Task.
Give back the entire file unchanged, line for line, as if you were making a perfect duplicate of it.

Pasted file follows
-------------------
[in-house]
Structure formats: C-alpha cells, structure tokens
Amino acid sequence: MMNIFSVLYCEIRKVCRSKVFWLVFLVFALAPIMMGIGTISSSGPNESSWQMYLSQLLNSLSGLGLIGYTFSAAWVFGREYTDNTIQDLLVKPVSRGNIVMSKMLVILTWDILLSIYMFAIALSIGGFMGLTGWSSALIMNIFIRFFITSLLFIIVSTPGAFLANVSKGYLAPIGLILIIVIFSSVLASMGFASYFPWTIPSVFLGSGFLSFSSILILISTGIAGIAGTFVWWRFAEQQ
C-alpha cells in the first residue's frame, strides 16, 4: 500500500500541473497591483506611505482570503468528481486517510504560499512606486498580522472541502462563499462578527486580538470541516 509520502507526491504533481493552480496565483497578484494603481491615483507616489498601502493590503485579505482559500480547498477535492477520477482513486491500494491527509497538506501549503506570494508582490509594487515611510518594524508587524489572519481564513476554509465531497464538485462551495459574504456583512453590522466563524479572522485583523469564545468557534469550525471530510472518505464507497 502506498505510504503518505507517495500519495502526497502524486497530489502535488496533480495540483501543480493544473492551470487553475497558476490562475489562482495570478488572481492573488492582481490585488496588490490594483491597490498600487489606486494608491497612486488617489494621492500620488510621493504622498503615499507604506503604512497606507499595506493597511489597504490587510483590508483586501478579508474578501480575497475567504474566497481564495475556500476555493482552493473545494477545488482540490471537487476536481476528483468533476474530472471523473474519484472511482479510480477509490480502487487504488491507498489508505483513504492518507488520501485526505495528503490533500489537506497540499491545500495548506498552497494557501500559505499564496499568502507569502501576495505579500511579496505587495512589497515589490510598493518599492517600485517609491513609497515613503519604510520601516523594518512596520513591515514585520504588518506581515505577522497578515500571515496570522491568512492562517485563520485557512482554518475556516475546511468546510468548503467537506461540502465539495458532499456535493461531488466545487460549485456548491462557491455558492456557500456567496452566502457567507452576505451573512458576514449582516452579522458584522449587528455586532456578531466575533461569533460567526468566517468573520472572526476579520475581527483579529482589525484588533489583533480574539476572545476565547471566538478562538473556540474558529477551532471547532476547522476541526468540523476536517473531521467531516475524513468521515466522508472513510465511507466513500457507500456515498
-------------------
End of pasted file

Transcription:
[in-house]
Structure formats: C-alpha cells, structure tokens
Amino acid sequence: MMNIFSVLYCEIRKVCRSKVFWLVFLVFALAPIMMGIGTISSSGPNESSWQMYLSQLLNSLSGLGLIGYTFSAAWVFGREYTDNTIQDLLVKPVSRGNIVMSKMLVILTWDILLSIYMFAIALSIGGFMGLTGWSSALIMNIFIRFFITSLLFIIVSTPGAFLANVSKGYLAPIGLILIIVIFSSVLASMGFASYFPWTIPSVFLGSGFLSFSSILILISTGIAGIAGTFVWWRFAEQQ
C-alpha cells in the first residue's frame, strides 16, 4: 500500500500541473497591483506611505482570503468528481486517510504560499512606486498580522472541502462563499462578527486580538470541516 509520502507526491504533481493552480496565483497578484494603481491615483507616489498601502493590503485579505482559500480547498477535492477520477482513486491500494491527509497538506501549503506570494508582490509594487515611510518594524508587524489572519481564513476554509465531497464538485462551495459574504456583512453590522466563524479572522485583523469564545468557534469550525471530510472518505464507497 502506498505510504503518505507517495500519495502526497502524486497530489502535488496533480495540483501543480493544473492551470487553475497558476490562475489562482495570478488572481492573488492582481490585488496588490490594483491597490498600487489606486494608491497612486488617489494621492500620488510621493504622498503615499507604506503604512497606507499595506493597511489597504490587510483590508483586501478579508474578501480575497475567504474566497481564495475556500476555493482552493473545494477545488482540490471537487476536481476528483468533476474530472471523473474519484472511482479510480477509490480502487487504488491507498489508505483513504492518507488520501485526505495528503490533500489537506497540499491545500495548506498552497494557501500559505499564496499568502507569502501576495505579500511579496505587495512589497515589490510598493518599492517600485517609491513609497515613503519604510520601516523594518512596520513591515514585520504588518506581515505577522497578515500571515496570522491568512492562517485563520485557512482554518475556516475546511468546510468548503467537506461540502465539495458532499456535493461531488466545487460549485456548491462557491455558492456557500456567496452566502457567507452576505451573512458576514449582516452579522458584522449587528455586532456578531466575533461569533460567526468566517468573520472572526476579520475581527483579529482589525484588533489583533480574539476572545476565547471566538478562538473556540474558529477551532471547532476547522476541526468540523476536517473531521467531516475524513468521515466522508472513510465511507466513500457507500456515498